Though the band indulged us in an instrumental session toward the end, it did not forget its hits and spread them out nicely throughout the set, including "More Than a Feeling" and "Long Time." Scholz introduced Victor as the band's newest member, a few songs into the show, just before Victor took the lead vocals on "Amanda." Though it's one of the band's slower songs, the show did not get any quieter. The two acoustic guitars rambled with a metallic, piercing quality, and sounded high and trebly. The dynamics in Boston ranges from fast to slow but never soft and loud. Sometimes all those guitars sounded like a chorus of angry angels. Throughout the show there were five or six moments of accidental piercing feedback. Though I heard murmurings in the crowd it was all a muffled blur. Even after the show, as we walked out with the herd, it felt as though an explosion had gone off, and I could only hear things as if I were wearing earmuffs.

Critic's Notebook

The Crowd: Stuck in the seventies (saw more than a few mullets)

Personal bias:
I have nostalgia for my elementary school years (the late seventies)

Celebrity sighting: Channel 7 News sports reporter Mike DiPasquale

Setlist (Note: I missed jotting down three songs during the show, so the setlist is not complete. Fill in the blanks, Boston fans!)

Rock & Roll Band
Smokin'
Feelin' Satisfied
It's Easy
Surrender To Me
Don't Look Back
Something About You
Amanda
More Than A Feeling
The Launch
Cool the Engines
My Destination
A New World
To Be A Man
instrumental keys
Walk On
Foreplay/Long Time

Encore:
It's a party

Follow Hans Morgenstern on Twitter at indieethos.

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Location Info

Map

Hard Rock Live

1 Seminole Way, Hollywood, FL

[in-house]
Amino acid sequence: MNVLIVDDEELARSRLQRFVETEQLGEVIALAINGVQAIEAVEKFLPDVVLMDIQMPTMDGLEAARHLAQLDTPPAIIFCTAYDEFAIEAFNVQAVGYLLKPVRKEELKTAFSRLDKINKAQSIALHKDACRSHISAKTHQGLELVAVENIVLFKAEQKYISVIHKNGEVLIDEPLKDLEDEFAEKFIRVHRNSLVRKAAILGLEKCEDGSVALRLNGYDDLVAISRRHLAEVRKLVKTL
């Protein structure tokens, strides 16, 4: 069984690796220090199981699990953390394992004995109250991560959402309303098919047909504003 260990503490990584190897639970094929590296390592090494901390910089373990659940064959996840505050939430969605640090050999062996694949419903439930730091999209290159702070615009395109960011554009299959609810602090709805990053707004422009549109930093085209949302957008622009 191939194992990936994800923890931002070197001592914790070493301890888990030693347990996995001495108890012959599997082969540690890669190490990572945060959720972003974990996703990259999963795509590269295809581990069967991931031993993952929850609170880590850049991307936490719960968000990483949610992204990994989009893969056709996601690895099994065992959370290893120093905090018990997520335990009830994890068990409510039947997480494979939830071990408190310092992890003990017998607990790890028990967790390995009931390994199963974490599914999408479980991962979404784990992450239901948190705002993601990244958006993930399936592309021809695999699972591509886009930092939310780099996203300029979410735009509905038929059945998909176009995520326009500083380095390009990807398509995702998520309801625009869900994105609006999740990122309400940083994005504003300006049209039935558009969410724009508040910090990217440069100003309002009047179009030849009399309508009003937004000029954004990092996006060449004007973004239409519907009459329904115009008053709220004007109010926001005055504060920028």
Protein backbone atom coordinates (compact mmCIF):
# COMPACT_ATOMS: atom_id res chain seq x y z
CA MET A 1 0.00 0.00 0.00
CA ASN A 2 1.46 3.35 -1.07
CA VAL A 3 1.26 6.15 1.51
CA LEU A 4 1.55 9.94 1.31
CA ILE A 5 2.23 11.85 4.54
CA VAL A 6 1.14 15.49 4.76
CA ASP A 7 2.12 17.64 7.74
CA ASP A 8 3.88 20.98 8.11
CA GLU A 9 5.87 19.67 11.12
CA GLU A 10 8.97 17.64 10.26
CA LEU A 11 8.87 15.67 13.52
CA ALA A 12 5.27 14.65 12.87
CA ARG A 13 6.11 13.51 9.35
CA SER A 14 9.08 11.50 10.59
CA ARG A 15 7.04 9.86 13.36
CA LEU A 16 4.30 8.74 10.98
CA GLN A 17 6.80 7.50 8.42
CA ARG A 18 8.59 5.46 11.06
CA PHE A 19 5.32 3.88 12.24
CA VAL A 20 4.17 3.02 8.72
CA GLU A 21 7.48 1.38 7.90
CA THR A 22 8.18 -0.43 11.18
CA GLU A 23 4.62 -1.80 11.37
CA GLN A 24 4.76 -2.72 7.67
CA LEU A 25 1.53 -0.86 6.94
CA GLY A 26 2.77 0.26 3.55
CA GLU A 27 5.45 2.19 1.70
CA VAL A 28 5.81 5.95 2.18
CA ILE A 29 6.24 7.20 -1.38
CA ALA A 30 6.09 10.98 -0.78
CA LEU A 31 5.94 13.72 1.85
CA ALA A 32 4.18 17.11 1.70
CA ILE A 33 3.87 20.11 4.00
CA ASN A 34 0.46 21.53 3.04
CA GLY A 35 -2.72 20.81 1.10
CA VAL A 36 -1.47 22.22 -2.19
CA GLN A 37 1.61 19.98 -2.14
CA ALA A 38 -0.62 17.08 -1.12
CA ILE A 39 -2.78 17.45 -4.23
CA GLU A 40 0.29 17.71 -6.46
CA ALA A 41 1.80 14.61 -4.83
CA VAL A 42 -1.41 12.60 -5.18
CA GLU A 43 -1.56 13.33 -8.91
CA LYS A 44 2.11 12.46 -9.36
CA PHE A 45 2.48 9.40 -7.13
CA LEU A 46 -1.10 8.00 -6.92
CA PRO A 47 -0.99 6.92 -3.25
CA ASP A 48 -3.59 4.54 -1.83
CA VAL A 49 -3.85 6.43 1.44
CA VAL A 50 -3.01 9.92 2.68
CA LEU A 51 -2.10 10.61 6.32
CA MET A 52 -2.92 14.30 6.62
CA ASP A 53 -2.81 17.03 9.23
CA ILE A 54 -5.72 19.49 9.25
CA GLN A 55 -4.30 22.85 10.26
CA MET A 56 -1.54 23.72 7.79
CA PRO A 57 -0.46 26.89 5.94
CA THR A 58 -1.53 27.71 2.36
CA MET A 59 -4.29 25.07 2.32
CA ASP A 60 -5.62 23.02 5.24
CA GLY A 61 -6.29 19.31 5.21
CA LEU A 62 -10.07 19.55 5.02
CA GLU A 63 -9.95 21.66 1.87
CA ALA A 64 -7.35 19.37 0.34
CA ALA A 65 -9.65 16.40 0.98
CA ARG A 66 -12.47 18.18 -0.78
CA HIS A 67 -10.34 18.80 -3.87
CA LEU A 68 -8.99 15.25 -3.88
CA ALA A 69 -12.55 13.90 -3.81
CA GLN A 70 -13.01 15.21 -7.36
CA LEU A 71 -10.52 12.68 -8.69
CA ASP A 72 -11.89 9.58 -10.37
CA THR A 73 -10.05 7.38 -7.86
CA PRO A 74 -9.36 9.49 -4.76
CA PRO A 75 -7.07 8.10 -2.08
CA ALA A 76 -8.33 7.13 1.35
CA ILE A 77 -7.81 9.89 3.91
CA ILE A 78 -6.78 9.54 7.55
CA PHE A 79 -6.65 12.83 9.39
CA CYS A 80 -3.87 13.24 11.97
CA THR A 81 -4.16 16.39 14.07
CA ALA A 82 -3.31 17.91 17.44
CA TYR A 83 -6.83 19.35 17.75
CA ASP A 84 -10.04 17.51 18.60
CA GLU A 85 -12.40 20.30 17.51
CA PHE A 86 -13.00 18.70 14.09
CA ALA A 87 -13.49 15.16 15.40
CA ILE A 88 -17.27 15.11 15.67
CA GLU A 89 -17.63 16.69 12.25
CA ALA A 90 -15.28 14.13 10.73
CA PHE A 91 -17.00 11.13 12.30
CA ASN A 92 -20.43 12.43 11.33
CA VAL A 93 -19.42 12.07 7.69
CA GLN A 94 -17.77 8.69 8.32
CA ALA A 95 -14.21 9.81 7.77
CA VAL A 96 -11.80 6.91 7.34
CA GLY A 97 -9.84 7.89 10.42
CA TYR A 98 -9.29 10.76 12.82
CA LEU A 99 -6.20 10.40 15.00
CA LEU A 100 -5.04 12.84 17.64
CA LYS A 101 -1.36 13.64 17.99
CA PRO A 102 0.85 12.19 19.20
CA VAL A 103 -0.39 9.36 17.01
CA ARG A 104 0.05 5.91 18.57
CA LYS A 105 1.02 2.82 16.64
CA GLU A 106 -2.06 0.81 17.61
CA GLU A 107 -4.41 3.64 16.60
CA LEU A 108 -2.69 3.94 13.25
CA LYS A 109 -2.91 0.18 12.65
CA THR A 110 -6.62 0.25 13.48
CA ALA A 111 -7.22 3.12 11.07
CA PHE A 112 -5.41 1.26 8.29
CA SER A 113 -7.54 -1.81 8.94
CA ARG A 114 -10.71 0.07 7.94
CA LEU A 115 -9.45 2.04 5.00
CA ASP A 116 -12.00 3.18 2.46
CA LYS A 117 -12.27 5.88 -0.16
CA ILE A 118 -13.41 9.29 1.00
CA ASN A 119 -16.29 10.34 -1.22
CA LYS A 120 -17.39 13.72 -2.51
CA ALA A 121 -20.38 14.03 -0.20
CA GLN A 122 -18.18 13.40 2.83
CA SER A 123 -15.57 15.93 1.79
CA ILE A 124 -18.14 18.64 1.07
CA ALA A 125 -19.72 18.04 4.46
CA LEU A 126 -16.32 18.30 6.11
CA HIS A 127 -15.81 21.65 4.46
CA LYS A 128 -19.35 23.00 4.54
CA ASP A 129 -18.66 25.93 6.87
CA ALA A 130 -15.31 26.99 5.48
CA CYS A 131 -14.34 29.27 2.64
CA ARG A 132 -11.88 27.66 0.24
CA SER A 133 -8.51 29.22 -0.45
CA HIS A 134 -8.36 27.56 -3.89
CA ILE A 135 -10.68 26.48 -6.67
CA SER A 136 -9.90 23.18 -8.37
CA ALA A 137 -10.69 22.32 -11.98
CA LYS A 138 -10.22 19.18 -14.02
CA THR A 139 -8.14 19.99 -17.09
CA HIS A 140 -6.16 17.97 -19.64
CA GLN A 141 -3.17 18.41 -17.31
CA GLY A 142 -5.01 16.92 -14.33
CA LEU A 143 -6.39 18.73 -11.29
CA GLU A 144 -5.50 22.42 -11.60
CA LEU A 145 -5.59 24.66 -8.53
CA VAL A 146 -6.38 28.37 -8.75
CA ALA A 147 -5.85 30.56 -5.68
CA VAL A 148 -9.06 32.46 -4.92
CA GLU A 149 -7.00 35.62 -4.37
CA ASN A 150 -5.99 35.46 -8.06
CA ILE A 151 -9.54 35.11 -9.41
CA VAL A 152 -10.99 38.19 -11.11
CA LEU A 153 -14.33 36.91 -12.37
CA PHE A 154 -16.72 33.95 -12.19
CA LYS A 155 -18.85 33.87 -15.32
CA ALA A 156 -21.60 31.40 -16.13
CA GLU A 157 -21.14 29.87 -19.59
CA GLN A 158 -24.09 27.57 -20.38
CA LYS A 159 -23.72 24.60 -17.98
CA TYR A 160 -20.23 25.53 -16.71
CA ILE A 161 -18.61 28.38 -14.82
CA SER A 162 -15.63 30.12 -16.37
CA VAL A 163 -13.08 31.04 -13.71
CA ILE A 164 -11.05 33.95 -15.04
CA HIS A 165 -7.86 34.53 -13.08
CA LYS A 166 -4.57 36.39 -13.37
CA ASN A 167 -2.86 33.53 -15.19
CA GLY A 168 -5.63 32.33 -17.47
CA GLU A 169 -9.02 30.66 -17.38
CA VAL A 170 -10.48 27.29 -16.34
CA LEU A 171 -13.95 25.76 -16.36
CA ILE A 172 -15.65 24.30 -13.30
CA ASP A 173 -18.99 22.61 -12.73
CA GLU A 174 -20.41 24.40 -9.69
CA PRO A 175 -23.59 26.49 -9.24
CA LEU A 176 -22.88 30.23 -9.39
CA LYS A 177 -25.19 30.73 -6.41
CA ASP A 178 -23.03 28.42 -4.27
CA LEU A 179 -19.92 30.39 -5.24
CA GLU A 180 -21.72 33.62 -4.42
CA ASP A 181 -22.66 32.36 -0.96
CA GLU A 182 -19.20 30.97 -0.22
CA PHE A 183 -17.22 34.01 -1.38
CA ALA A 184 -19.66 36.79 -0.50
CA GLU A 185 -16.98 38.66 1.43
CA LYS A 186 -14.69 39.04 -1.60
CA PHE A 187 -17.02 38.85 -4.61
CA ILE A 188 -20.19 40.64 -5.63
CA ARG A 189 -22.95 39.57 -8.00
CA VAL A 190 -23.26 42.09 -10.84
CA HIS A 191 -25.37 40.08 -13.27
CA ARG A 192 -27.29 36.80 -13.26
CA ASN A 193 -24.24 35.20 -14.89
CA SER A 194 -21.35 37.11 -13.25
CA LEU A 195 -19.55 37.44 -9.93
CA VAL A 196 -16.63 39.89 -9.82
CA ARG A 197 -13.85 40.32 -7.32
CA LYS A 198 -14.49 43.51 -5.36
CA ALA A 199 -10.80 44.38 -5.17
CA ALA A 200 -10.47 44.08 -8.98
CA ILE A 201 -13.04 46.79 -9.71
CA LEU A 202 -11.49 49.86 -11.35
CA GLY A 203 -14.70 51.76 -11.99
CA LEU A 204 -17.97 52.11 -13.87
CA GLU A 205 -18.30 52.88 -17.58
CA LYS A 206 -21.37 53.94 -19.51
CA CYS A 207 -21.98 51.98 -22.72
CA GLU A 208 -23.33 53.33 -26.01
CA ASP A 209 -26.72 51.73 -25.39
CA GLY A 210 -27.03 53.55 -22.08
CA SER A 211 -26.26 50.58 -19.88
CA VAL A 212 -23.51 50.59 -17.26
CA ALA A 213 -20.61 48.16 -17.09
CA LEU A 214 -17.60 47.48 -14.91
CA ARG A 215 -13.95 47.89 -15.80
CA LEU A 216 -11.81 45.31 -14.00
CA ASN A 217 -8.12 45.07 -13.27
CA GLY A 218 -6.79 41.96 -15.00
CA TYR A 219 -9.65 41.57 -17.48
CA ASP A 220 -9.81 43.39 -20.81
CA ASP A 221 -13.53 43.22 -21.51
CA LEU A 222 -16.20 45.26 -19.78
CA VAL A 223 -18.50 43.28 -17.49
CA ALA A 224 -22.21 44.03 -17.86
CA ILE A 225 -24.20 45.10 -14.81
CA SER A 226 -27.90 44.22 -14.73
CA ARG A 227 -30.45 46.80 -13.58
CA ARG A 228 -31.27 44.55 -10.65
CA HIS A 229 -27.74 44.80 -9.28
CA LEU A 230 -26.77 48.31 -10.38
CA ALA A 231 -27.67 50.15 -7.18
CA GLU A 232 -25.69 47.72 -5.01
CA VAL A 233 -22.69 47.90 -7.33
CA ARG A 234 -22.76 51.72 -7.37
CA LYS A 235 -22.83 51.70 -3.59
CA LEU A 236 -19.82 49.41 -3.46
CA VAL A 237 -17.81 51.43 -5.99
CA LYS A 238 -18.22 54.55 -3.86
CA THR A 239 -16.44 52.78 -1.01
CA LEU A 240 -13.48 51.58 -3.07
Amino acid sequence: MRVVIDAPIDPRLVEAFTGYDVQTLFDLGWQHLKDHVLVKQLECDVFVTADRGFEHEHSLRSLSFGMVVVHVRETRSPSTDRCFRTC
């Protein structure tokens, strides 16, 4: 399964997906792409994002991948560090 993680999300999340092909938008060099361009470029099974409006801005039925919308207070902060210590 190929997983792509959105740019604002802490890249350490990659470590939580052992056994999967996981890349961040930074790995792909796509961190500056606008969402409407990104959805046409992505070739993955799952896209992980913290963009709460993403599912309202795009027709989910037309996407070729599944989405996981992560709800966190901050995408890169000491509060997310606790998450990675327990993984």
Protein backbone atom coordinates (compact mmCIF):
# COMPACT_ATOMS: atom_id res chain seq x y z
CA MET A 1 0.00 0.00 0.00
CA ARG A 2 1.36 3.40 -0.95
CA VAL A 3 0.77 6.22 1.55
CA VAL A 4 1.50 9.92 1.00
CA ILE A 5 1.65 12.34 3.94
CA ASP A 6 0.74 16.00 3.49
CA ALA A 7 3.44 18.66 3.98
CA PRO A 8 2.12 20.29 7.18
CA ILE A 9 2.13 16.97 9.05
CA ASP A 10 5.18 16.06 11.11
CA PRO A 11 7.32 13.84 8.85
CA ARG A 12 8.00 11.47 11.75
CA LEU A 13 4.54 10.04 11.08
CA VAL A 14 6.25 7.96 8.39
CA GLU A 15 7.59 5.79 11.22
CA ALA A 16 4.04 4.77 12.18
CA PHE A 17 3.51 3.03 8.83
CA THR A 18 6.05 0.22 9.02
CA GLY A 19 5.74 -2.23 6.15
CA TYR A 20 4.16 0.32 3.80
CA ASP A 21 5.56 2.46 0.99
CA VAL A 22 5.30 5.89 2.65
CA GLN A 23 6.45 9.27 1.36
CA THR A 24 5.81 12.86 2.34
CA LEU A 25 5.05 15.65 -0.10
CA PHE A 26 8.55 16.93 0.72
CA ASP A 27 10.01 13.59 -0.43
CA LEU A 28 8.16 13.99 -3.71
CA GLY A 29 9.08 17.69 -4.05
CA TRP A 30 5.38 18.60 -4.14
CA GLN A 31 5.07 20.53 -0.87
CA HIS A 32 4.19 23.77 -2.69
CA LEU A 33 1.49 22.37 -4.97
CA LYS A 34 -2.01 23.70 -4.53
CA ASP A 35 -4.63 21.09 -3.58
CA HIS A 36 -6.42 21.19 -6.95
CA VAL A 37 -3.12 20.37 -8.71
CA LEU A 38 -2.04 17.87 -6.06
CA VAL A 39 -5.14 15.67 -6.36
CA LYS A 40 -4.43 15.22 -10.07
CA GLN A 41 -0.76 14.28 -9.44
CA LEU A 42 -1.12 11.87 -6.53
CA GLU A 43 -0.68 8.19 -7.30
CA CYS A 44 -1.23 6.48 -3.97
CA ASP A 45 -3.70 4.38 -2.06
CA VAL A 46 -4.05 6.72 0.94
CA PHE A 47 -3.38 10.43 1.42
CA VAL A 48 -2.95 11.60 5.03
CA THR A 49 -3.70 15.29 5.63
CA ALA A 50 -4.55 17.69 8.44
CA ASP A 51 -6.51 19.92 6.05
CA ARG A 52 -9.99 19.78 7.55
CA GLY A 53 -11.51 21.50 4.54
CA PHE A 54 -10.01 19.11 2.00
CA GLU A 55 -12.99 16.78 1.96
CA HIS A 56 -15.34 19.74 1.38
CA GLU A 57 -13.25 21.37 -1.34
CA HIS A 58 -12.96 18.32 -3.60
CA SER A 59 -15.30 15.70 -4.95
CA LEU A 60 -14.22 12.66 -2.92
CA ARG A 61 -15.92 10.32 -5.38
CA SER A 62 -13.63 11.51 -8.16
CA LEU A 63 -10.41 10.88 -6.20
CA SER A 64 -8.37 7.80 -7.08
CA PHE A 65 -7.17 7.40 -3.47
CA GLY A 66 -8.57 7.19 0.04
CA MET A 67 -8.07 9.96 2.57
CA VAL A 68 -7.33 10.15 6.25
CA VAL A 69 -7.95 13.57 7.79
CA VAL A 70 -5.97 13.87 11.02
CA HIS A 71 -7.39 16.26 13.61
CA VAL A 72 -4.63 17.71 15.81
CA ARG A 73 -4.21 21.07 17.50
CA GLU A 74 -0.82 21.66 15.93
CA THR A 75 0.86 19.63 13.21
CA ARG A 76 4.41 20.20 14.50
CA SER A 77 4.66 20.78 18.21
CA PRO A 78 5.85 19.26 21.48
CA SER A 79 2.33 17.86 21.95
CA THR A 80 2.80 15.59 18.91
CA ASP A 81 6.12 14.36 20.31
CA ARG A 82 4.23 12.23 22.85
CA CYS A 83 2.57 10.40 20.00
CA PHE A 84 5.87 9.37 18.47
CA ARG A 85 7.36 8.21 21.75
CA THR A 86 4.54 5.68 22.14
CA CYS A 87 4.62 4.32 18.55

Category: Music

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7 comments
Hans M.
Hans M.

 I was more into David Bowie and Peter Gabriel.

Chris R
Chris R

Too many hipsters writing for New Times who thumb their nose at this kind of music. It should be noted that Boston's Tom Sholz is directly responsable for the mega sheen, arena rock guitar sound that is still heard today and has only been perfected by modern technology. 

Richard Tamborrino
Richard Tamborrino

I loved the show, and your comment that the band "relishes technique over soul" is totally off base, as it's the technique that made them unique...

tedebear38
tedebear38

If this band music was not the kind of music you cared for ("cynical attitude"-your words), what is your type of music or the bands you listened to while growing up?

freakerdude
freakerdude

I'm thinking Used To Bad News was in the setlist around the middle. Two songs were in the encore and I forgot the slower first one.

freakerdude
freakerdude

correction to "Delp, a longtime fan, shared his MySpace page of Boston cover songs with Scholz, the band's founder and songwriter" It should read "Decarlo , a longtime fan, shared his........"